By the 1950’s, Stettler’s hospital situation had evolved from private hospitals in the early days, which were located at various locations throughout the community over the years, to a nationally recognized municipal hospital that was a key factor in a rapidly expanding municipal district.
A new addition to the town’s medical services was introduced. The close proximity to the hospital was just one of the many details that may have seemed random but was a key part of the medical clinic’s design. Another example of the thoroughly planned design was the overall shape of the building, which was designed to waste zero space. The exterior was also specifically designed so that although the building has two floors, there are no exterior steps, to prevent slips and falls in adverse weather. This wasn’t just a design for the upper floor, but also the stairs at the north end of the building for patients leaving from the lower floor.
The main waiting room and office was equipped with a telephone switchboard capable of handling 10 phones. The building was also wired for an intercom system to aid in consultations and other conversations. This was a key part of the base intention to the clinic, which was to allow a patient to receive an in-depth diagnosis without having to move from one ward, or exam room to another. A sort of chute had also been built into the building to allow patients’ charts to be passed between the upper and lower floor. The clinic had 18 exam rooms, each of which was equipped with the most modern furnishings available. This included a light-based system to inform people of who occupied which room. A white light above the door would indicate a nurse was in the exam room, a red light would indicate a patient was in the room, and a blue light would announce a technician. Above the external lights were markers that would indicate which doctor was using that exam room at the time. The upper floor conference room, was located in the north east corner of the building, was a multi-use space that was employed for meetings, writing patient histories, and was even equipped with light boxes for examining X-rays.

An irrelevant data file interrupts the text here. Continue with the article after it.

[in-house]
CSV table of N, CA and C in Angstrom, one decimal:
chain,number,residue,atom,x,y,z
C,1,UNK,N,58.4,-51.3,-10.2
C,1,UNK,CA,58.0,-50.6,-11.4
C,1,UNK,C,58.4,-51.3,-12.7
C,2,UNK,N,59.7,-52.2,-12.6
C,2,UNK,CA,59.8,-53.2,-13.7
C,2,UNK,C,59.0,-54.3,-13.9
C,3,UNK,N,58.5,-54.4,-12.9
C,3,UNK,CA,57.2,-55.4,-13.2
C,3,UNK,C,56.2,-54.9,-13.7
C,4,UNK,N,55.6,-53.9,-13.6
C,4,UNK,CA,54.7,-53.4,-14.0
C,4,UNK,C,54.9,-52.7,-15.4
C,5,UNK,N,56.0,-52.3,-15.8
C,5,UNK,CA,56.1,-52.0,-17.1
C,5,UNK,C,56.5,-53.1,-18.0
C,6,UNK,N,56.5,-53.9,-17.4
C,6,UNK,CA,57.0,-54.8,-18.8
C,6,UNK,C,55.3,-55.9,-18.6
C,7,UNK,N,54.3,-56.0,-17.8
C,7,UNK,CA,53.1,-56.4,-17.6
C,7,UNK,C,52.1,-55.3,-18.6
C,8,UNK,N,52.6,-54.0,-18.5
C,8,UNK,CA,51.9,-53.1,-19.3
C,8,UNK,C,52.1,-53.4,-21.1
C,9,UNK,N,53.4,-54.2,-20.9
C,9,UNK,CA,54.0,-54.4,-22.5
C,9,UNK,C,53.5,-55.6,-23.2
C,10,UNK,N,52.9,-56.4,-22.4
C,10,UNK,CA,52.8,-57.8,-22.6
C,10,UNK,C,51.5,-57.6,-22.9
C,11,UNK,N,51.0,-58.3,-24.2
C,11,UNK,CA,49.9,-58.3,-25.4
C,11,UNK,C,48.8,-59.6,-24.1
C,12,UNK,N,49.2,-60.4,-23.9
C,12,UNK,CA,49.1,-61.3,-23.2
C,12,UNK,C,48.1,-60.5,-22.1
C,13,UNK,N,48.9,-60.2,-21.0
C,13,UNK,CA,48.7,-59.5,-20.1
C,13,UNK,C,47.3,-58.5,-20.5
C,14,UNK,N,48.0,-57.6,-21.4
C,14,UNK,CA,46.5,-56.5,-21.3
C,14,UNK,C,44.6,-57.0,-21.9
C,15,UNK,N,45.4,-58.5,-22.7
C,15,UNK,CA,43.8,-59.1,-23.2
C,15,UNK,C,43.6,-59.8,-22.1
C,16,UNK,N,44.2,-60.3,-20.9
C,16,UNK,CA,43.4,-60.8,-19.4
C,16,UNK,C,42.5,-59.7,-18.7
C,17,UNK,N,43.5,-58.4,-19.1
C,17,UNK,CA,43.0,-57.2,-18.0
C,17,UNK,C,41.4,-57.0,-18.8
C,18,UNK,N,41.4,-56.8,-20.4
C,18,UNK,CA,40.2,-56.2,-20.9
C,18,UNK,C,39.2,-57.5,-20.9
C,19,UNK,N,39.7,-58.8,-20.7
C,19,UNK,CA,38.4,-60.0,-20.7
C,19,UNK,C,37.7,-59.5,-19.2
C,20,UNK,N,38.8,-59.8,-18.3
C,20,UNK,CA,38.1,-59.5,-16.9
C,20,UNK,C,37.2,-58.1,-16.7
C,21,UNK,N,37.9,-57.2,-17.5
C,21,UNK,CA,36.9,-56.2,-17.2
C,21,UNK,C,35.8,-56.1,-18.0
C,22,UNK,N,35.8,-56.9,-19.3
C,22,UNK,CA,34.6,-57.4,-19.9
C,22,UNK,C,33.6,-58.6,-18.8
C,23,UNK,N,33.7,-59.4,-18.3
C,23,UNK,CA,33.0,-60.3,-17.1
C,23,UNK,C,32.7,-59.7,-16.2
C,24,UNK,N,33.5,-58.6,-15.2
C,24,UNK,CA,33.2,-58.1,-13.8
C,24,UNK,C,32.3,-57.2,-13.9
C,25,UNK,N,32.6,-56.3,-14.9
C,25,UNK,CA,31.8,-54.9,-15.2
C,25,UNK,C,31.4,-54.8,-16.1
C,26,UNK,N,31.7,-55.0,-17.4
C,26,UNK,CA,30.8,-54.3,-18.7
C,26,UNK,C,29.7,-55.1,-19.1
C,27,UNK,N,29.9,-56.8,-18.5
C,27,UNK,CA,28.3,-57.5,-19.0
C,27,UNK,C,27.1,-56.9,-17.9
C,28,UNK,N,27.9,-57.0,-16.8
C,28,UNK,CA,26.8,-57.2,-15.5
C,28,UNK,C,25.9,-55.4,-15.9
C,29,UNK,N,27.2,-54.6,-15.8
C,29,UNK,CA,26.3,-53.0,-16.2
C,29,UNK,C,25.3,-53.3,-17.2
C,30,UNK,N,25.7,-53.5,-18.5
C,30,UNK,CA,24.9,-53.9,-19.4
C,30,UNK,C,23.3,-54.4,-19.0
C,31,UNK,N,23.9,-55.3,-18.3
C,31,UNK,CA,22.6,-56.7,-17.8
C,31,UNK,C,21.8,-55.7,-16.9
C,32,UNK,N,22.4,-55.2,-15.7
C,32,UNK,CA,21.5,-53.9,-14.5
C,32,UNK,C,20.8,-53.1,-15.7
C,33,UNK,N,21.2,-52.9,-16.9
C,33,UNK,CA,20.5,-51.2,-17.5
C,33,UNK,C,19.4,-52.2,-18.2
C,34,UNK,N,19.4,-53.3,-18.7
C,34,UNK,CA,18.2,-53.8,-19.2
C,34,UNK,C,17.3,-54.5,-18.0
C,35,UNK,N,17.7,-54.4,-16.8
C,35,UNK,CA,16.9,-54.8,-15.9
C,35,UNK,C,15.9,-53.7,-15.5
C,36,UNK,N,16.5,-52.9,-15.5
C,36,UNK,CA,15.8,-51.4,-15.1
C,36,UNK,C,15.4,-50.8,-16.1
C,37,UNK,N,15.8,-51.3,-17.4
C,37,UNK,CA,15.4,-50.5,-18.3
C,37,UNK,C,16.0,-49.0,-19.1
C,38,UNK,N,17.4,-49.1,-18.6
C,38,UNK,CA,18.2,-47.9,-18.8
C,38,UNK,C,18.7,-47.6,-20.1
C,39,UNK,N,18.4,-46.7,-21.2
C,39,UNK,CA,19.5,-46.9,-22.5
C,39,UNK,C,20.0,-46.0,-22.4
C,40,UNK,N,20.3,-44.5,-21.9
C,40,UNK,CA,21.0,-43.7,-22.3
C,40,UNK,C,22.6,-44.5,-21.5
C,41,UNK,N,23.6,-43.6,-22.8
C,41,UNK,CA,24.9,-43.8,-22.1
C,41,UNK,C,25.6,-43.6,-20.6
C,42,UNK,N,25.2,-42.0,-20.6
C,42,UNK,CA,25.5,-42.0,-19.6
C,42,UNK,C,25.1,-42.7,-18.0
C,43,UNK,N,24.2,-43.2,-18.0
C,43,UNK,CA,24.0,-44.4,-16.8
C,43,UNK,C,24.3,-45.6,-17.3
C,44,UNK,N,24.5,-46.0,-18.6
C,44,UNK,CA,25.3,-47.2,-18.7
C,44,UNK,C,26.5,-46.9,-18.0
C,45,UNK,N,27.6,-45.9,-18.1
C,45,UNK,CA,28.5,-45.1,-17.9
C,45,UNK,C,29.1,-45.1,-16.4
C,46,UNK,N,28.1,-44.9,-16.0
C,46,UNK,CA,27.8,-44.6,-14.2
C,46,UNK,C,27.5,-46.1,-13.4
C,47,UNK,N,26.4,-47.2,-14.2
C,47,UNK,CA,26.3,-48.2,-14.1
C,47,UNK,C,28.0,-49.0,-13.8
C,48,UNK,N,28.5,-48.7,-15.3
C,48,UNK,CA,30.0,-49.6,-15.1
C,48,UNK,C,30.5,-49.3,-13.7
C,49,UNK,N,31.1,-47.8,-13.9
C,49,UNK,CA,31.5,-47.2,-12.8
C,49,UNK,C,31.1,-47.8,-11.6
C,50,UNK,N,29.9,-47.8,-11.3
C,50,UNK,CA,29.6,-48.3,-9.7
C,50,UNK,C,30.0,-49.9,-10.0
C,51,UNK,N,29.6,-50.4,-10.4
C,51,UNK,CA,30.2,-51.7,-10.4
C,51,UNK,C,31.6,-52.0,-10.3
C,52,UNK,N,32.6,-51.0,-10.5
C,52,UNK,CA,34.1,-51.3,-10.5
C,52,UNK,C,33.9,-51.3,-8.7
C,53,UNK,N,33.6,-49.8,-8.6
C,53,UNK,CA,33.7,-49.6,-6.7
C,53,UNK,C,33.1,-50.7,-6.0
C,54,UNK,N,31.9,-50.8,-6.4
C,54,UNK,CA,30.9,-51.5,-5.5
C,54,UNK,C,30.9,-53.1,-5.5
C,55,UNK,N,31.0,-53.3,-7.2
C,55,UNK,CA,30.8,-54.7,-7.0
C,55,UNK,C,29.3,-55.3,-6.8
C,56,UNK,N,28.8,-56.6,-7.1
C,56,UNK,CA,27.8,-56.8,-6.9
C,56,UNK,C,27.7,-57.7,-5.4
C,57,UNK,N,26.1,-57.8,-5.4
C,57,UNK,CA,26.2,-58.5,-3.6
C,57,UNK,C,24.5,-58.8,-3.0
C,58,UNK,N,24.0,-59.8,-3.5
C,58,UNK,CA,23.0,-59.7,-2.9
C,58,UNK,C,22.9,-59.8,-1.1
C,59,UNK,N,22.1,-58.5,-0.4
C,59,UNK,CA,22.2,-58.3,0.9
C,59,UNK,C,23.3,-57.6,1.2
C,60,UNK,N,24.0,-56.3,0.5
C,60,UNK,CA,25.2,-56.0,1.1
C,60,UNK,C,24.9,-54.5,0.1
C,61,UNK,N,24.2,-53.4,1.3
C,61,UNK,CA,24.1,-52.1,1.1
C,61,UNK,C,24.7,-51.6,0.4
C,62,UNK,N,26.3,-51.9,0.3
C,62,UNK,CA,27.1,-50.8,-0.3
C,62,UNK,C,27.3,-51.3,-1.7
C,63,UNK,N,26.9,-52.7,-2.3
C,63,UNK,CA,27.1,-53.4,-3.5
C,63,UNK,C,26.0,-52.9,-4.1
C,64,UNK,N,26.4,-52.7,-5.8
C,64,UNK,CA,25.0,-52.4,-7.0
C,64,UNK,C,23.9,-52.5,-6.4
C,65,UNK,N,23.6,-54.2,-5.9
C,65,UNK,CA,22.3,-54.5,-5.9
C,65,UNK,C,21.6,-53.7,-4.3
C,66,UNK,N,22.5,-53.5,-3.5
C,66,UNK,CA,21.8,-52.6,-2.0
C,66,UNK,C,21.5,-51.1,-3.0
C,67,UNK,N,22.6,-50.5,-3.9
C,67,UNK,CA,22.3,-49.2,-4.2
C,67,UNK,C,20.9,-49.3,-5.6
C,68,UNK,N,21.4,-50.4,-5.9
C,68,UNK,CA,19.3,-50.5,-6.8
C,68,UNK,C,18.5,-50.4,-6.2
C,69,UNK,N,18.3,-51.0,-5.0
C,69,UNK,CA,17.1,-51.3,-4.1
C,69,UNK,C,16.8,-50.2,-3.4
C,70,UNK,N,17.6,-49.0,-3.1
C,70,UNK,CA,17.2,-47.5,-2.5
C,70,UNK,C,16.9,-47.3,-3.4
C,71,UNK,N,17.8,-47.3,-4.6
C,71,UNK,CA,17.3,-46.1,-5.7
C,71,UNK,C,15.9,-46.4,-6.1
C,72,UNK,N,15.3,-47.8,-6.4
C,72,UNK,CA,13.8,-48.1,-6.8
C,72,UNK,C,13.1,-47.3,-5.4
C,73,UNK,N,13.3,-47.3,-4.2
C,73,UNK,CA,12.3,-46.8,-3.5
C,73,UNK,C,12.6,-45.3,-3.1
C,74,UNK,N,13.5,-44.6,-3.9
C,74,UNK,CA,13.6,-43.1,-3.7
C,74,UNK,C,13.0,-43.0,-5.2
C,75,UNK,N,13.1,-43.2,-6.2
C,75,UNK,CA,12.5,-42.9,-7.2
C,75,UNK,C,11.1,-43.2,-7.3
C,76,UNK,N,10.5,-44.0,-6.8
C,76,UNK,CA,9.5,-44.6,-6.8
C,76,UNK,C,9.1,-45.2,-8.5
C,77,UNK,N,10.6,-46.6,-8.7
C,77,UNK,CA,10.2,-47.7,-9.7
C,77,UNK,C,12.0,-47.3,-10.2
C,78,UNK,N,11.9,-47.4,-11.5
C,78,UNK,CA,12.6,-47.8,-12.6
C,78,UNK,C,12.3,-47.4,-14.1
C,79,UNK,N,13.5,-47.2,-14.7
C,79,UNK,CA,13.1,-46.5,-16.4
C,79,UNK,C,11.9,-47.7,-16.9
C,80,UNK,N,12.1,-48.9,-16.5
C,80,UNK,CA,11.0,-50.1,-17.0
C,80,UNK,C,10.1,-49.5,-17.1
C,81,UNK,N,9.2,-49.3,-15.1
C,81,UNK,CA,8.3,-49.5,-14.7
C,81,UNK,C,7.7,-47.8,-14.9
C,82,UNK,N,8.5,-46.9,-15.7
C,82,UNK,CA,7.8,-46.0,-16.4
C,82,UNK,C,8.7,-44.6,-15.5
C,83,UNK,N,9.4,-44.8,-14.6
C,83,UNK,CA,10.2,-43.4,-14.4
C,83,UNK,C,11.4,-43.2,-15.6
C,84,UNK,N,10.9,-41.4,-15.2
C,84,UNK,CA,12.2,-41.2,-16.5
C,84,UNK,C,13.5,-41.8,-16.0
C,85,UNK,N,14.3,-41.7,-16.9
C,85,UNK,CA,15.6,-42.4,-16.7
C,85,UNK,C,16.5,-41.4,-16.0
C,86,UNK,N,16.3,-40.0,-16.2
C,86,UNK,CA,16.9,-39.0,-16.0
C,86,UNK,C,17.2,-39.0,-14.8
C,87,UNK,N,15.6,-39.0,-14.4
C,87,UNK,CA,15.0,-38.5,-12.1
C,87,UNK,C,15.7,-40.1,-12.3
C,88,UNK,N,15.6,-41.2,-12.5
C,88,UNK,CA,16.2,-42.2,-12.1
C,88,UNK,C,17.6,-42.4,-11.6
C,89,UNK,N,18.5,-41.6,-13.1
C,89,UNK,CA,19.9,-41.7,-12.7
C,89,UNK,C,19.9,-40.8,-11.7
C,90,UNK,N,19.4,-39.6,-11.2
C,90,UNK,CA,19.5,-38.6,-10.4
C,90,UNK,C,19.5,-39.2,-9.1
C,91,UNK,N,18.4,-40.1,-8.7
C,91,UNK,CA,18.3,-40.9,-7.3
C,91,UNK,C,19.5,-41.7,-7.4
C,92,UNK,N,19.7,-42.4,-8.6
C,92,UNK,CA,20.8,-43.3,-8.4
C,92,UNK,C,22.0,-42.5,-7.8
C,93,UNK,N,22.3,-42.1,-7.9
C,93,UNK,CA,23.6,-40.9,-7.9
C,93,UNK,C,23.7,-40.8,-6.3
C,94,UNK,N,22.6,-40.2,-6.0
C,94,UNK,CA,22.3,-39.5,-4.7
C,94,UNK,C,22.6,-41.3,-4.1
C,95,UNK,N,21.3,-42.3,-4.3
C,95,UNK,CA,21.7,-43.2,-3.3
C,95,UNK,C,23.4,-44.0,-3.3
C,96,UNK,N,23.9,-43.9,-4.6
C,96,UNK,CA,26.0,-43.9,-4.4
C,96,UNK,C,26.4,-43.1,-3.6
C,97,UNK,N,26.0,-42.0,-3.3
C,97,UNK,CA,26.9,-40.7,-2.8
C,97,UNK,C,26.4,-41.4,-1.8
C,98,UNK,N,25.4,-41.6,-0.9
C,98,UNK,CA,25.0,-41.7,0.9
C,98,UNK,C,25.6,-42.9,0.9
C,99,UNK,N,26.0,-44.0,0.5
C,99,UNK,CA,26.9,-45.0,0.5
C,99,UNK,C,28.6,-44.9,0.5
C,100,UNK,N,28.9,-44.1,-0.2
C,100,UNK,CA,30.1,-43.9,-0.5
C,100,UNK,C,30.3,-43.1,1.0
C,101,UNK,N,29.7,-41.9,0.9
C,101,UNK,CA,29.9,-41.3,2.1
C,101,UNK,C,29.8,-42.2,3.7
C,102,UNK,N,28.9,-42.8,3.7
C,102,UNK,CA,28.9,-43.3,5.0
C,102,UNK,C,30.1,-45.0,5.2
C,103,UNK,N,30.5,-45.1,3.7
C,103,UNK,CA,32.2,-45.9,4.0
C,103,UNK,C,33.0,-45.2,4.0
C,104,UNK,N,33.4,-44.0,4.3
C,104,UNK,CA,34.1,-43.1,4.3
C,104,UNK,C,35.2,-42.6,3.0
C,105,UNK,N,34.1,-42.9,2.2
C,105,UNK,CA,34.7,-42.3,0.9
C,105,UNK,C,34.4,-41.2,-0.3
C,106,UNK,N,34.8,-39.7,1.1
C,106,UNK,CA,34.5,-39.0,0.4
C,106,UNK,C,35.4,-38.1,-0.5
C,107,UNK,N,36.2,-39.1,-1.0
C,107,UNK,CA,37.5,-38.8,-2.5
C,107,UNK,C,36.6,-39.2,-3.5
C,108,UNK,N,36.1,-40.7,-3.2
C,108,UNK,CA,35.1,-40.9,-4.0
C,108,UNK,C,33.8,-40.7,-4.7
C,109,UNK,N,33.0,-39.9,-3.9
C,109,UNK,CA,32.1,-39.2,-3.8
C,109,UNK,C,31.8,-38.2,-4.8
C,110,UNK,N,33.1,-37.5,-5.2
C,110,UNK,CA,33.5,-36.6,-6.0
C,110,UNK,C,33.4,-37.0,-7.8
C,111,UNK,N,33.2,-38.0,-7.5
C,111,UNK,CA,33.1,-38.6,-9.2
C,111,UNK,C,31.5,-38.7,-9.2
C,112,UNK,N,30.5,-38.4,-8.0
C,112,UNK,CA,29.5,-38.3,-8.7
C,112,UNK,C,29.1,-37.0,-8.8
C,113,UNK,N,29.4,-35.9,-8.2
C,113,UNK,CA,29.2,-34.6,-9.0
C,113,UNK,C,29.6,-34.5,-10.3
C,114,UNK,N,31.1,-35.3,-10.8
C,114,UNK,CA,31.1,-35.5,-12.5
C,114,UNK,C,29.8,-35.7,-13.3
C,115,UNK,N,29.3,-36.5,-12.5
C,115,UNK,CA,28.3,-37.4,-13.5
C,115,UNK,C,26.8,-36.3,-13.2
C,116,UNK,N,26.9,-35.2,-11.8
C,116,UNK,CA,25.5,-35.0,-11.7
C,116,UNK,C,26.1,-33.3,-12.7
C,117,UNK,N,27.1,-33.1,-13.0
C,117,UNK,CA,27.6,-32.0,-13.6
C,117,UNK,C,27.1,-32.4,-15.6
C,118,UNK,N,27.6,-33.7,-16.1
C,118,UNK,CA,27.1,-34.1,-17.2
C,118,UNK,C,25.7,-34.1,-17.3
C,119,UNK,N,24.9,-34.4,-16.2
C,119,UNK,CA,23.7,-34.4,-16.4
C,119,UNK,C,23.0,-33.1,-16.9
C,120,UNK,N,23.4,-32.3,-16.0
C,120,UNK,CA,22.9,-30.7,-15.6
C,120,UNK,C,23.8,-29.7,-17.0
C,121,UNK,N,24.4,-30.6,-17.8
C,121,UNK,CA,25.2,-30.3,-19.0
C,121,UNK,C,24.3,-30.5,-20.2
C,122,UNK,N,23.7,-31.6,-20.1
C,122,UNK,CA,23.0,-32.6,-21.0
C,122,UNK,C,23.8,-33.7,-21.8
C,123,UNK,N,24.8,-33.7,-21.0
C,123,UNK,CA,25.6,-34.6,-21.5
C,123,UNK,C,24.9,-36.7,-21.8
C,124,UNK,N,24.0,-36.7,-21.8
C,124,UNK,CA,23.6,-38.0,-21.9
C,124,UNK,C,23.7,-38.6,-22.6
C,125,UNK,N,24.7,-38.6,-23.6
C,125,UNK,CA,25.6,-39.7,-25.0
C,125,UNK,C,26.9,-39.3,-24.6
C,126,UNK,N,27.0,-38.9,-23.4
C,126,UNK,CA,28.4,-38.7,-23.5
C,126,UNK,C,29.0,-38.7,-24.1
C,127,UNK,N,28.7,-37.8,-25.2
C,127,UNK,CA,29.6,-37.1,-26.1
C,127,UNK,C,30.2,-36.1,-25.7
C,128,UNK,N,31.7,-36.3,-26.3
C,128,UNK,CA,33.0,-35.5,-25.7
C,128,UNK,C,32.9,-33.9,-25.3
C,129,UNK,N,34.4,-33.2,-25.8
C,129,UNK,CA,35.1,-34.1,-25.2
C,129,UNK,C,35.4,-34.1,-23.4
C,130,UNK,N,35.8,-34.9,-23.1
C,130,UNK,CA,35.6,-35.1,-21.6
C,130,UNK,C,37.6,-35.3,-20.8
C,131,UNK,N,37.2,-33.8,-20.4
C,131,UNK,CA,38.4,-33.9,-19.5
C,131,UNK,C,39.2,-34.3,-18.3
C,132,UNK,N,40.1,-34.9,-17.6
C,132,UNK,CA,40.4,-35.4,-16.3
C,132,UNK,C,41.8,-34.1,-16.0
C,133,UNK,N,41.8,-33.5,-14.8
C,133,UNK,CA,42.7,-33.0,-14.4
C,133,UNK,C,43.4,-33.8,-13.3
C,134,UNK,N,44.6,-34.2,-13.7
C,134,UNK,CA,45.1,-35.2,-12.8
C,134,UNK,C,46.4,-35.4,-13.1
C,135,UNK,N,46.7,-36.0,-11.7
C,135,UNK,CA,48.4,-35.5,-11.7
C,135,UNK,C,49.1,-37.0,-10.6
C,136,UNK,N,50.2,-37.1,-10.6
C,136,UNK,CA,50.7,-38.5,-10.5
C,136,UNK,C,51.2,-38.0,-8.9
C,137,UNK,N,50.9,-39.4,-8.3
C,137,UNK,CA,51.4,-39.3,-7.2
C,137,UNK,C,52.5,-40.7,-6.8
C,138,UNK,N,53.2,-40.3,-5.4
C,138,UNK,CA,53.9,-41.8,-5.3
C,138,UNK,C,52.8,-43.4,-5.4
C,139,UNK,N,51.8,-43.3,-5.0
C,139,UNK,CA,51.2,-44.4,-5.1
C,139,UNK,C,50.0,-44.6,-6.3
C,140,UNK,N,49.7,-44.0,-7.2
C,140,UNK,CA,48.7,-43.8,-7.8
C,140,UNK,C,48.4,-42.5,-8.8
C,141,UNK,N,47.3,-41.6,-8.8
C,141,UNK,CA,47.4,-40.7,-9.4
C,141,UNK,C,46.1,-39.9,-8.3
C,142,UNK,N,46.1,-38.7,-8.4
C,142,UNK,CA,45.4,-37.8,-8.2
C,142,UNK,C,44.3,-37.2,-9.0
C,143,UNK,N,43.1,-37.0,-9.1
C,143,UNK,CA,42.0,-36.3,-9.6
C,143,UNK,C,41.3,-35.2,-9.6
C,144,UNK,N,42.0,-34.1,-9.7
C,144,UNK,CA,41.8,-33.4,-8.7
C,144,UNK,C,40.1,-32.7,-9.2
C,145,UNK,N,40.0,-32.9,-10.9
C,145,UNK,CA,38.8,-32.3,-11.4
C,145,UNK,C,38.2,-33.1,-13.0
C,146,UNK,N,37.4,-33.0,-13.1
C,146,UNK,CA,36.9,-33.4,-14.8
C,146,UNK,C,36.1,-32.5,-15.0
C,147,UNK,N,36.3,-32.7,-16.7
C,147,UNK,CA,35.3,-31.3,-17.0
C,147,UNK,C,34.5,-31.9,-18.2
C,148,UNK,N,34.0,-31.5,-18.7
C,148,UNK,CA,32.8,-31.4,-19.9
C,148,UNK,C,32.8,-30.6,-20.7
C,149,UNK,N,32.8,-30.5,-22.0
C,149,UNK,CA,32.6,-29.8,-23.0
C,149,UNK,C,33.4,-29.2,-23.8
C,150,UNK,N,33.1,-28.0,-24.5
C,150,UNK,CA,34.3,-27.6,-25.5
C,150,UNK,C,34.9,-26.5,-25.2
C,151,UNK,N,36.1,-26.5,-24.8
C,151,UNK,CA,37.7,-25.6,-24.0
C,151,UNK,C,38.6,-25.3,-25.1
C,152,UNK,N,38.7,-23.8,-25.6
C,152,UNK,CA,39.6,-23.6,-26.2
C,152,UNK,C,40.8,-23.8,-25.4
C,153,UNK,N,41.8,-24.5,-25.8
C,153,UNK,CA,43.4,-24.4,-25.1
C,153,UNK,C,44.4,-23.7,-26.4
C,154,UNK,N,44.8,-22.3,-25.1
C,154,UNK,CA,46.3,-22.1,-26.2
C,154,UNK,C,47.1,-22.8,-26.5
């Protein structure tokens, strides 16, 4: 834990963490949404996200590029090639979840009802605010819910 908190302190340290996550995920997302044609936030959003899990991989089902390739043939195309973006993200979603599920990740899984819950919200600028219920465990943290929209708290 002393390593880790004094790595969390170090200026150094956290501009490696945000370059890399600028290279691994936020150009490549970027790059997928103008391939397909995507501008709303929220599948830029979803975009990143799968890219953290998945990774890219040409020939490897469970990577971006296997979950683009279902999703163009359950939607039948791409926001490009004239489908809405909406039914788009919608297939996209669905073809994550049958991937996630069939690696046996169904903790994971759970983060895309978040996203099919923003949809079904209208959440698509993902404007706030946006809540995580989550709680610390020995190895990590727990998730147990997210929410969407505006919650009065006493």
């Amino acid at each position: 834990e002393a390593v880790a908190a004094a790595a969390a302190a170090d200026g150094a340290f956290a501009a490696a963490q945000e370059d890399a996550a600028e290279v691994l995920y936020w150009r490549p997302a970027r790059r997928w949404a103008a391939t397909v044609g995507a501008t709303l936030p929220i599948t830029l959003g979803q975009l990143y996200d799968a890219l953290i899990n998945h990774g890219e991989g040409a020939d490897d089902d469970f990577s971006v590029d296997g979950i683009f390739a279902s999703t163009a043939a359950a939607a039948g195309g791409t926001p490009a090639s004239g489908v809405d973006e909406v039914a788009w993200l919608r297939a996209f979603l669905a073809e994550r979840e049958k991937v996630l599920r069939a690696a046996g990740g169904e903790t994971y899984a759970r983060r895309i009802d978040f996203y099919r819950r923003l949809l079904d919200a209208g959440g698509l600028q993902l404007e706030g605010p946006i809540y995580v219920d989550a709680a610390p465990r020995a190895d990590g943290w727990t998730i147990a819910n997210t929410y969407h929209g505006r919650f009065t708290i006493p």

Other features of the medical clinic were: one of the province’s best X-ray labs, as well as a laboratory on each floor, both of which were just as high-quality as everything else in the building. The patients were also provided with three private dressing rooms. The building was originally heated by oil but had been designed to switch to natural gas when the option became available. The furnace was housed in the same room as the hot water heating system, and the electrical center.
The medical clinic operated with roughly five doctors but could easily accommodate 10. The rest of the medical staff was comprised of three nurses, and two laboratory technicians. As for operational staff, the medical clinic employed a business manager, a switchboard operator, two stenographic secretaries, and three caretakers.
Carson Ellis writes a regular local history column for The Stettler Independent.